Finance Major

Millions of Americans invest in mutual funds and individual stocks — millions more count on the dividends of retirement plans. Corporations raise and invest billions of dollars of capital annually. At the heart of it all are financial professionals, who analyze and maximize the value of investments for individual families as well as multinational firms.

  • Finance Major
  • Finance Courses
  • Learning Outcomes

Specific Finance Course Requirements:

FINA 4001 Advanced Financial Management 3
FINA 4011 Investment Analysis 3
Three of the following courses: 9
Introduction to Banking  
Commercial Real Estate Finance  
Financial Planning  
International Finance  
Introduction to Financial Derivatives  
Fixed Income Securities  
Investment Management, Ethics and Society  
Entrepreneurial Finance  
Investment Banking  
Alternative Investments  
Investment Management  
Bank Leadership  
Bank Risk Management  
Applied Financial Modeling  
Topics in Finance  
Seminar in Finance  
Finance Internship - Grading Period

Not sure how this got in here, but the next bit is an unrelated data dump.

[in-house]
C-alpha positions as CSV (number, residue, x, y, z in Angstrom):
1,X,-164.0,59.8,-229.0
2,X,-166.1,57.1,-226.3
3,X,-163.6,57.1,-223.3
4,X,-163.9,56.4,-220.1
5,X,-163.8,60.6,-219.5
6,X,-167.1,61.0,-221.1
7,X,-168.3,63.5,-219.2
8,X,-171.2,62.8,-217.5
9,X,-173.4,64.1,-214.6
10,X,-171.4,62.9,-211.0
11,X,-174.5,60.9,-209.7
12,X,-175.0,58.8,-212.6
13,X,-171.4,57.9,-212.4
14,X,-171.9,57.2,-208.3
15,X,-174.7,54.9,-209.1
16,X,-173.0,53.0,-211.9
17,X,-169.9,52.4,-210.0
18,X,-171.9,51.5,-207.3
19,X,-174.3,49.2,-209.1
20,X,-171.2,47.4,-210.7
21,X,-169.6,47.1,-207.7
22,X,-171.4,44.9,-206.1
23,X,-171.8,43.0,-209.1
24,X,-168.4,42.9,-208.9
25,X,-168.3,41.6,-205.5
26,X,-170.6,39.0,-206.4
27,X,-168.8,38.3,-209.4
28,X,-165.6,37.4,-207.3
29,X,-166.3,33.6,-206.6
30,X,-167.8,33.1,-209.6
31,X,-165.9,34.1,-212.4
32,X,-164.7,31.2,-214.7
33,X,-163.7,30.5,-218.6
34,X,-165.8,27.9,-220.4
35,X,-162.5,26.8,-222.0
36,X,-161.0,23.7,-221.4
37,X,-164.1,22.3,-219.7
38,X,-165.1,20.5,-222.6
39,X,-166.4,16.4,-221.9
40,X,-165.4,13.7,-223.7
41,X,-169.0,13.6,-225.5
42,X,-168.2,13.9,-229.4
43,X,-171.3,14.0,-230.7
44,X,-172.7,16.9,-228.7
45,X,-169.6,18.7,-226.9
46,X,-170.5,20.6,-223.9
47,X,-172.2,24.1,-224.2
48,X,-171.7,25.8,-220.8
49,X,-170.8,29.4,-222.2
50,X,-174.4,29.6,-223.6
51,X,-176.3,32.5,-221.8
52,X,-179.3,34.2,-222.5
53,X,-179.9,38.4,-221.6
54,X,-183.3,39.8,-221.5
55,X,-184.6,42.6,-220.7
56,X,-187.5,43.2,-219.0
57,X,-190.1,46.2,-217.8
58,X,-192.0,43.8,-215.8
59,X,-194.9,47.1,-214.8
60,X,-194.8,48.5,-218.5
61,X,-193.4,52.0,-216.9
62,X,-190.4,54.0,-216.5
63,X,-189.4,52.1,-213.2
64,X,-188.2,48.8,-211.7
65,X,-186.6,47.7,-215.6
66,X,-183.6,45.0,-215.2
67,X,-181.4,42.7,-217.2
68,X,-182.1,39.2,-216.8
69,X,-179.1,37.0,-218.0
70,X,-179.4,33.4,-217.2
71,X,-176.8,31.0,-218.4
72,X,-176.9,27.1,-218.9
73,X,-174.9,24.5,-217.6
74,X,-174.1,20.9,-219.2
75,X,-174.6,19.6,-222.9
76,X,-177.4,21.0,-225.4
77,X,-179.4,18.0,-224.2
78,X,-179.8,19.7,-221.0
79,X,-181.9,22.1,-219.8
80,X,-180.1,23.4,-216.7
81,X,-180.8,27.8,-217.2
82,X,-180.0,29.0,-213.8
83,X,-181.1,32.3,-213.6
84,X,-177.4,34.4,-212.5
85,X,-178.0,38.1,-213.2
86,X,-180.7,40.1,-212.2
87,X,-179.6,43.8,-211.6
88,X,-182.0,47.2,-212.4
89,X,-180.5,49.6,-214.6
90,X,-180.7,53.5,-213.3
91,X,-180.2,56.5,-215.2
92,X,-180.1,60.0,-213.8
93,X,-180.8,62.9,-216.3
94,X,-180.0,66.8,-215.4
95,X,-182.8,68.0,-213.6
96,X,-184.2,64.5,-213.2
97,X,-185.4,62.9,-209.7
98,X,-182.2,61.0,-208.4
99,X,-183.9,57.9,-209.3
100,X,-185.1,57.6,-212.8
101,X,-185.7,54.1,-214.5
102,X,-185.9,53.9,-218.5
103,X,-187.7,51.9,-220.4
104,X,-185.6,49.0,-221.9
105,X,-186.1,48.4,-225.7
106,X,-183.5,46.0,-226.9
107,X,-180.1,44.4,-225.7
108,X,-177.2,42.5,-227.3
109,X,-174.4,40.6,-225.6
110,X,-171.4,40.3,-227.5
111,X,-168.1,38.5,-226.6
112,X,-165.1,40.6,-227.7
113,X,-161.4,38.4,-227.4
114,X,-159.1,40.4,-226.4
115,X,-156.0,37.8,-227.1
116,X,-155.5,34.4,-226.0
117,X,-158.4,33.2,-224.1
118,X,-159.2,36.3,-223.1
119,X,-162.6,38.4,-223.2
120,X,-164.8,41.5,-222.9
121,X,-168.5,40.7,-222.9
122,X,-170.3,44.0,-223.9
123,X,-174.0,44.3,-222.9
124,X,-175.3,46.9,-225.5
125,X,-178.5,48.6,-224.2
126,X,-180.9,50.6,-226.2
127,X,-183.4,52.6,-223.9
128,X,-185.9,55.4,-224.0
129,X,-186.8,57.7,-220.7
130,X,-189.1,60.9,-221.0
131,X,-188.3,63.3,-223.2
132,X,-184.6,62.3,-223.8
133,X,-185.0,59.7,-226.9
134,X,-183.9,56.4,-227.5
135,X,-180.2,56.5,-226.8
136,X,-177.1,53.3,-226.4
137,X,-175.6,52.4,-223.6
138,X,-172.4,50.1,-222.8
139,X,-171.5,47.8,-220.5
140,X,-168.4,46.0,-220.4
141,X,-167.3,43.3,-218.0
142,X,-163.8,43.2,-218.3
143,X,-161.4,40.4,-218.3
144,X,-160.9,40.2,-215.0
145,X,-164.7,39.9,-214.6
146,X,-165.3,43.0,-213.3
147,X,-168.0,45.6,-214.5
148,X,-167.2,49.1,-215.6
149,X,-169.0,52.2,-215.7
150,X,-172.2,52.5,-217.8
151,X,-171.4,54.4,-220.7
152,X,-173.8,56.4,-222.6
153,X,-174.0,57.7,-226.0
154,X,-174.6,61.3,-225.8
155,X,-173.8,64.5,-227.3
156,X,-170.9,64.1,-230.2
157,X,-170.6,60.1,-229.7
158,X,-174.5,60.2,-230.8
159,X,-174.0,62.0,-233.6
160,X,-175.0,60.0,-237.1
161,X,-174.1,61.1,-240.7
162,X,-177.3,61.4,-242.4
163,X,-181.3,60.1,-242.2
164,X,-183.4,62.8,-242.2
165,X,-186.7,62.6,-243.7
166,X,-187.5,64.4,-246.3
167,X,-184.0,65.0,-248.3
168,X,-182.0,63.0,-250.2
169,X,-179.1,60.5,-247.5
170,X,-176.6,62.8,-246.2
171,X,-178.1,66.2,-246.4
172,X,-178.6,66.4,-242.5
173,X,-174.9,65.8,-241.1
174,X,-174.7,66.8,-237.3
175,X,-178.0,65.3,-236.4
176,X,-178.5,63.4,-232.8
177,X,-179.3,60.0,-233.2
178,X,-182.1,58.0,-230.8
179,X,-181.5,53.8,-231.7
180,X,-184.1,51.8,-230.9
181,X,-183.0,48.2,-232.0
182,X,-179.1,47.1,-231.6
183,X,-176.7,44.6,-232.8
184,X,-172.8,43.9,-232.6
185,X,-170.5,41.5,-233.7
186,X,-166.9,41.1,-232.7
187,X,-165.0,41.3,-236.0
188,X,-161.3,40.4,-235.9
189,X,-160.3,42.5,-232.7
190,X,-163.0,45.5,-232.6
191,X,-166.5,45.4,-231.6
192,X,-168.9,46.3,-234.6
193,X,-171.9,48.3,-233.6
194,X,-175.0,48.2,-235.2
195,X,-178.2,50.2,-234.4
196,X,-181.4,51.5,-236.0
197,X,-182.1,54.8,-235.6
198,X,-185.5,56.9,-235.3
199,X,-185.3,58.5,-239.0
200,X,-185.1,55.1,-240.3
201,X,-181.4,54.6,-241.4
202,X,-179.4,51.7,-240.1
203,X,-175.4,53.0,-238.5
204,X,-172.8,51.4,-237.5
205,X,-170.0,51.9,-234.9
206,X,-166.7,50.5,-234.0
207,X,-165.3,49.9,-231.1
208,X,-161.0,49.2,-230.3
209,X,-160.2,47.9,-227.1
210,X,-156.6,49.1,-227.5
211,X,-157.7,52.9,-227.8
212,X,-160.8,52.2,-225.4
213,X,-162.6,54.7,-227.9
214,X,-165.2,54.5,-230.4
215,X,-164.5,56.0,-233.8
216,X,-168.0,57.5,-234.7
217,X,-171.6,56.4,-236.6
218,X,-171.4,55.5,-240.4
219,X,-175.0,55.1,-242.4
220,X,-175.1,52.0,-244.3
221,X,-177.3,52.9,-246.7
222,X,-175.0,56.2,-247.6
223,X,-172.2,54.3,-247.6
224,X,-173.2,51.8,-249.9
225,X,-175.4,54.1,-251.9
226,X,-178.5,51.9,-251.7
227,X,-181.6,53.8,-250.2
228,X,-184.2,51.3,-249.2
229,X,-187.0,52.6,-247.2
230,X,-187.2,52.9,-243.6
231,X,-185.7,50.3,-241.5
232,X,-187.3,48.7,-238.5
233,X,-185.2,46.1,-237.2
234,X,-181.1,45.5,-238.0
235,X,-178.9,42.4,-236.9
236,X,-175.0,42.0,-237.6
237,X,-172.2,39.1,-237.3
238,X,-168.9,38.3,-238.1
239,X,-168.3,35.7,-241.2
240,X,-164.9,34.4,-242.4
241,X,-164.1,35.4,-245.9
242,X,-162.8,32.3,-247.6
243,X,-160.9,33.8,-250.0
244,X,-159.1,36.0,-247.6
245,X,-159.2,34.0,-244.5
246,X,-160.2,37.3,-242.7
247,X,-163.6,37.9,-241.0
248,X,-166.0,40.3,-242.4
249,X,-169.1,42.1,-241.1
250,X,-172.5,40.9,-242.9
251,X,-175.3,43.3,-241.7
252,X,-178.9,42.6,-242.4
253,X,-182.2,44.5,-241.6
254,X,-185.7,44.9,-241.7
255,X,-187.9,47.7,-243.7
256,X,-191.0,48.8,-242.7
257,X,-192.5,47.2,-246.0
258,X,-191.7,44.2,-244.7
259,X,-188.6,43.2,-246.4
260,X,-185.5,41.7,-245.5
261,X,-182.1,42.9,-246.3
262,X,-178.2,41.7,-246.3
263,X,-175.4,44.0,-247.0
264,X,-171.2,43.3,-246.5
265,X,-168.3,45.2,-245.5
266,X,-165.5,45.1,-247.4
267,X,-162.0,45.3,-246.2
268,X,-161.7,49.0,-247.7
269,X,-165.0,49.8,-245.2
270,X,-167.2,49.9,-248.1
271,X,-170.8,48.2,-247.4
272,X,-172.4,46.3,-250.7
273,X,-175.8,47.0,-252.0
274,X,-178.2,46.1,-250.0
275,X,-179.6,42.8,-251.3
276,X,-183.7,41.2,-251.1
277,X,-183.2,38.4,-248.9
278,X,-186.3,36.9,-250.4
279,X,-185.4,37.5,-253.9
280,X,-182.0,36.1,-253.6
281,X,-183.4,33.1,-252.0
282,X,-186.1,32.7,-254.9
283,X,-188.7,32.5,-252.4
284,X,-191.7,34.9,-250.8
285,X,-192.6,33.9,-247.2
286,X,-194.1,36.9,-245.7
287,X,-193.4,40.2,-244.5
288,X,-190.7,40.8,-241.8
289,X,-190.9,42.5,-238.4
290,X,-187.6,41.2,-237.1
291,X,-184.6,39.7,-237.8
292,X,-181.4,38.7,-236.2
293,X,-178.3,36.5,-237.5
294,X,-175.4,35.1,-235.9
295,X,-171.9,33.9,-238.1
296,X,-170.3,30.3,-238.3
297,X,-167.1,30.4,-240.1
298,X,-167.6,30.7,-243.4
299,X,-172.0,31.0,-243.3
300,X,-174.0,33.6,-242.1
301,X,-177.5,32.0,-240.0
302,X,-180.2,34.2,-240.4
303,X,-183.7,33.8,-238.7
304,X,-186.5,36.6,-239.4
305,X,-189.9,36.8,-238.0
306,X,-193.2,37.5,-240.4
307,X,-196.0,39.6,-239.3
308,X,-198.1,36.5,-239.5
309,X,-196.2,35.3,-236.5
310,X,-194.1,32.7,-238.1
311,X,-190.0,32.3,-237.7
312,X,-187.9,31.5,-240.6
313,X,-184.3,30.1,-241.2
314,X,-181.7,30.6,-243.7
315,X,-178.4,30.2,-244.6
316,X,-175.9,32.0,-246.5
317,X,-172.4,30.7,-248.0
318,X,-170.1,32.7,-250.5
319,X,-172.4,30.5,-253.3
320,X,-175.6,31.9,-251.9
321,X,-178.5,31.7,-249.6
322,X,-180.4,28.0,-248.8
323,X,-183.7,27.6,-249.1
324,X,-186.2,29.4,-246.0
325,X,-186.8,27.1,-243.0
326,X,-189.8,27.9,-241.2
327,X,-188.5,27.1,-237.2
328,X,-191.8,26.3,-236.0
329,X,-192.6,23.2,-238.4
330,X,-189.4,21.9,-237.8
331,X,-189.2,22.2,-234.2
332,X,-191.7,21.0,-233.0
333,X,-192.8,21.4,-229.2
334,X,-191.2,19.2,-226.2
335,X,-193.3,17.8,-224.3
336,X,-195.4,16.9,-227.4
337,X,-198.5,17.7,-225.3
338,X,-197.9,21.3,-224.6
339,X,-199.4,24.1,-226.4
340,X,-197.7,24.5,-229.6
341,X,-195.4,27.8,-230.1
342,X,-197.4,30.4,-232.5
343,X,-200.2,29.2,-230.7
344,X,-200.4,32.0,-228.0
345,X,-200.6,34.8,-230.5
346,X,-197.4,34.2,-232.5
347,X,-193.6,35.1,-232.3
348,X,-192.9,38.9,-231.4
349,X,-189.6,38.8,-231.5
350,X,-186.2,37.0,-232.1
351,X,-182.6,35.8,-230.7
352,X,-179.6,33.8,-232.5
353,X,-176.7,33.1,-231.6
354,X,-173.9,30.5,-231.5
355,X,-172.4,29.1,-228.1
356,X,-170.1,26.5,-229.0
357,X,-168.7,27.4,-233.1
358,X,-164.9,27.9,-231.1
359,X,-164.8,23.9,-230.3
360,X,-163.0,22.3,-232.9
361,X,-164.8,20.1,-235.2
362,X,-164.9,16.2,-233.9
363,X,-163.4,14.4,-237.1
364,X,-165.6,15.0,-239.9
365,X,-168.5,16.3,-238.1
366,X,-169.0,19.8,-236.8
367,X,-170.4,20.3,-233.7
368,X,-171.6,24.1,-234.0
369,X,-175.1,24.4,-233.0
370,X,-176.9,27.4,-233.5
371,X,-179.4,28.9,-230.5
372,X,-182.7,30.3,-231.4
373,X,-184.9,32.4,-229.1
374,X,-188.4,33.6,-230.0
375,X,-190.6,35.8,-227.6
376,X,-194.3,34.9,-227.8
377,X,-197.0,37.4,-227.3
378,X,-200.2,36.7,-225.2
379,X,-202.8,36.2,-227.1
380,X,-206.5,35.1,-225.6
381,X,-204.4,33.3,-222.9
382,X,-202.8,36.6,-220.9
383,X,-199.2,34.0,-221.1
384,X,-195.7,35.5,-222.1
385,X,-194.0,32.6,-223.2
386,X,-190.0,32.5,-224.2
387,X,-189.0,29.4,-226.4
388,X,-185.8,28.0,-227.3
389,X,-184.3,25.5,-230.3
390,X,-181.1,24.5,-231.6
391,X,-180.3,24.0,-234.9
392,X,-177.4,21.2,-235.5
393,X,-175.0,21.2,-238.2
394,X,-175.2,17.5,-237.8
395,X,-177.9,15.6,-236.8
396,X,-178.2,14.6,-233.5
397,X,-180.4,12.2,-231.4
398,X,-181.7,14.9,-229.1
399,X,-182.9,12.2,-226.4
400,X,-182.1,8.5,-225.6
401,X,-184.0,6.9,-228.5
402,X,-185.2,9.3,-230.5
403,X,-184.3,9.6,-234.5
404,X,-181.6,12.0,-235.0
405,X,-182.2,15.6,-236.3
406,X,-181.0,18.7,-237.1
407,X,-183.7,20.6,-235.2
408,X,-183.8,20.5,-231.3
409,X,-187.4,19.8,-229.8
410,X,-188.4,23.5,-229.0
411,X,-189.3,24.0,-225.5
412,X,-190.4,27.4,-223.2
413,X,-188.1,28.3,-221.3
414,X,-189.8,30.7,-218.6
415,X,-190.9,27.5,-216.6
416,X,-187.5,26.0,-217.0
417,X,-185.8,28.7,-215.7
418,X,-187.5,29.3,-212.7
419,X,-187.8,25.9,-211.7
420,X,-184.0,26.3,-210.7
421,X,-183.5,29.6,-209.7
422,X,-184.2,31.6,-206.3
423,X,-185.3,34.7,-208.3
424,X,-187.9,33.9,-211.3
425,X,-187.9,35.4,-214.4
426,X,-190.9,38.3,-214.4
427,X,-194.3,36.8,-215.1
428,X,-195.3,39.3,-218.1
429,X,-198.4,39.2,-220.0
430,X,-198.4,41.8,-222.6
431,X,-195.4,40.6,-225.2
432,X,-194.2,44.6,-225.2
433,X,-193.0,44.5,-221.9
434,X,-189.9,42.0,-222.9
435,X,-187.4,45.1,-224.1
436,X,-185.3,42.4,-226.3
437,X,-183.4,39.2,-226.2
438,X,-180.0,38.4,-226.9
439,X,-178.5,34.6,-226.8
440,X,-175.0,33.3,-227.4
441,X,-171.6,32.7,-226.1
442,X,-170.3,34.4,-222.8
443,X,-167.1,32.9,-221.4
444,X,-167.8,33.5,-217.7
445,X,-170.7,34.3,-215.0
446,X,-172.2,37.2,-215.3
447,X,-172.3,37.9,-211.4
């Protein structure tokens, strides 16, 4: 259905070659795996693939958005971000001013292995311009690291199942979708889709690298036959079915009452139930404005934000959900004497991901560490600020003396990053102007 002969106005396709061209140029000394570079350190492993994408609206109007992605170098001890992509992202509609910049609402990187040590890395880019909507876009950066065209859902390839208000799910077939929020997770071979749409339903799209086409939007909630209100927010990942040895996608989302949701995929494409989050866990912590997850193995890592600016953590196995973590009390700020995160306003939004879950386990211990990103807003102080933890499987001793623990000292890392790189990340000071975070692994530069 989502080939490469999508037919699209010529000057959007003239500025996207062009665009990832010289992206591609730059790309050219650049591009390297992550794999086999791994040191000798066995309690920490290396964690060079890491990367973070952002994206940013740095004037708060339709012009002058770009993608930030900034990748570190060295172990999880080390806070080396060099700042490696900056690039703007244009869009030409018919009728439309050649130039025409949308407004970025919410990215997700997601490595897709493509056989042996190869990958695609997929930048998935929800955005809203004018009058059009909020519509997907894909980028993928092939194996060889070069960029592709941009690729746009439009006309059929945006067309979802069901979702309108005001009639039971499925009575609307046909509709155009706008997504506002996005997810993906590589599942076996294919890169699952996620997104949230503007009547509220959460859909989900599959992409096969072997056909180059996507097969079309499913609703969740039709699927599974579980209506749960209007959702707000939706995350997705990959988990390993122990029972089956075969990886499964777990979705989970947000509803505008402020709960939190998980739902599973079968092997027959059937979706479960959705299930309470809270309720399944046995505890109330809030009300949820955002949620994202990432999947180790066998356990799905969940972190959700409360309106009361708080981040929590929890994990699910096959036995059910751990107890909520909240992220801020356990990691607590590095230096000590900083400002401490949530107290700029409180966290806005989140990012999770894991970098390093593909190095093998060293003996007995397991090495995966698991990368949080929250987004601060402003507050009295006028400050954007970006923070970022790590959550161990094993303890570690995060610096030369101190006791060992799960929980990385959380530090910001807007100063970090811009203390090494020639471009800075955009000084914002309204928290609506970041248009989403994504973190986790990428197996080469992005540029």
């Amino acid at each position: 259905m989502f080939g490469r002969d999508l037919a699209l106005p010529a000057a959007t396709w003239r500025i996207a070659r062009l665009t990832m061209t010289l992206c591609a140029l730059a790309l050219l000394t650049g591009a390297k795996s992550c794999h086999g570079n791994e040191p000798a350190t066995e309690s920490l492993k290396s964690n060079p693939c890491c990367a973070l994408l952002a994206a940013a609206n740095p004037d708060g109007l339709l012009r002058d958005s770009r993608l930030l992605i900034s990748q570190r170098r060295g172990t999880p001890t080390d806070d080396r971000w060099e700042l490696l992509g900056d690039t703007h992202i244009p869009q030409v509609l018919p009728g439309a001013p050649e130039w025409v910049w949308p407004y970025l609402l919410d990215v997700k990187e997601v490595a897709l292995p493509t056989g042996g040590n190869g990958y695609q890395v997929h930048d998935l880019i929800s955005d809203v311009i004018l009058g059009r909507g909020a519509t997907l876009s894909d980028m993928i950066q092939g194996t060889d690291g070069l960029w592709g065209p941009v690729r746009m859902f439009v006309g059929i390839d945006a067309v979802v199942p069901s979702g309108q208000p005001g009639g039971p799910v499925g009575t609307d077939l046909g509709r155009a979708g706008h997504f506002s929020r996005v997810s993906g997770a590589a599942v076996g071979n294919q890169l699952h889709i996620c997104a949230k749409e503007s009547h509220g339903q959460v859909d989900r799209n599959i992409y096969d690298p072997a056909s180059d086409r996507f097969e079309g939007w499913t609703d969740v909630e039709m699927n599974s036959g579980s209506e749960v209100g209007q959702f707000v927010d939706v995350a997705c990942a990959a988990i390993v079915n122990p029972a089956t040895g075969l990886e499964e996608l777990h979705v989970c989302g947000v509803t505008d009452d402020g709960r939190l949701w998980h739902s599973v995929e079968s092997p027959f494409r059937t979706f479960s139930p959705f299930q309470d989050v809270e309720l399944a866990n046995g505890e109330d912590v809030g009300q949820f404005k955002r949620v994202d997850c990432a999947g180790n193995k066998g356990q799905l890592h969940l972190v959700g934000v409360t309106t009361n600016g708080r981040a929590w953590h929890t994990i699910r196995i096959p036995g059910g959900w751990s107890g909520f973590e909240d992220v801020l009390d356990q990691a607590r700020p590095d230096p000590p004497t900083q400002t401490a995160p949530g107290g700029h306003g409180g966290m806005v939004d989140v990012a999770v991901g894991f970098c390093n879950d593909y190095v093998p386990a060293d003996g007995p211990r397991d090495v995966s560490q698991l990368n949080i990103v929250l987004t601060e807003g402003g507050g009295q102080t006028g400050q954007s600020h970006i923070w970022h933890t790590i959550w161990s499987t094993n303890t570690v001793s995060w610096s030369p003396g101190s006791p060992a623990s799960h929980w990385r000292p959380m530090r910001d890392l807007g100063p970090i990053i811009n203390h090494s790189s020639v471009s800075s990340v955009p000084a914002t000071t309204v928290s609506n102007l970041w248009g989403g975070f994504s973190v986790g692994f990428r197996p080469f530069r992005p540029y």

Independent Study in Finance  
Four Business electives 12
Total Credit Hours 27

FINA 3001. Introduction to Financial Management. 3 cr. hrs.

Principles and methods of corporate finance, valuation, analysis and management. Evaluation of business projects (capital budgeting) using financial criteria and different financing choices (capital structure) for these projects are reviewed. Introduction to the financial markets and both investment and financing instruments available to corporations and individuals. Emphasis placed on the framework and methodology involved in financial decision making. Prereq: BUAD 1560 or MANA 2028; ACCO 1031 which, may be taken concurrently.

FINA 3002. Introduction to Banking. 3 cr. hrs.

Introductory course in banking to help understand the basic foundations and nature of banking, how banks make money, the regulatory structure, current issues in bankin, and overall value creation. Exposed to the various metrics and tools used to measure success in banking, as well as the current issues bankers face today. Structured to build a foundation for future study in banking leading towards internships. Prereq: ACCO 1030, ECON 1103, FINA 3001.

FINA 3986. Internship Work Period. 0 cr. hrs.

SNC/UNC grade assessment. Prereq: FINA 3001; cons. of prog. dir. and cons. of Business Career Center.

FINA 4001. Advanced Financial Management. 3 cr. hrs.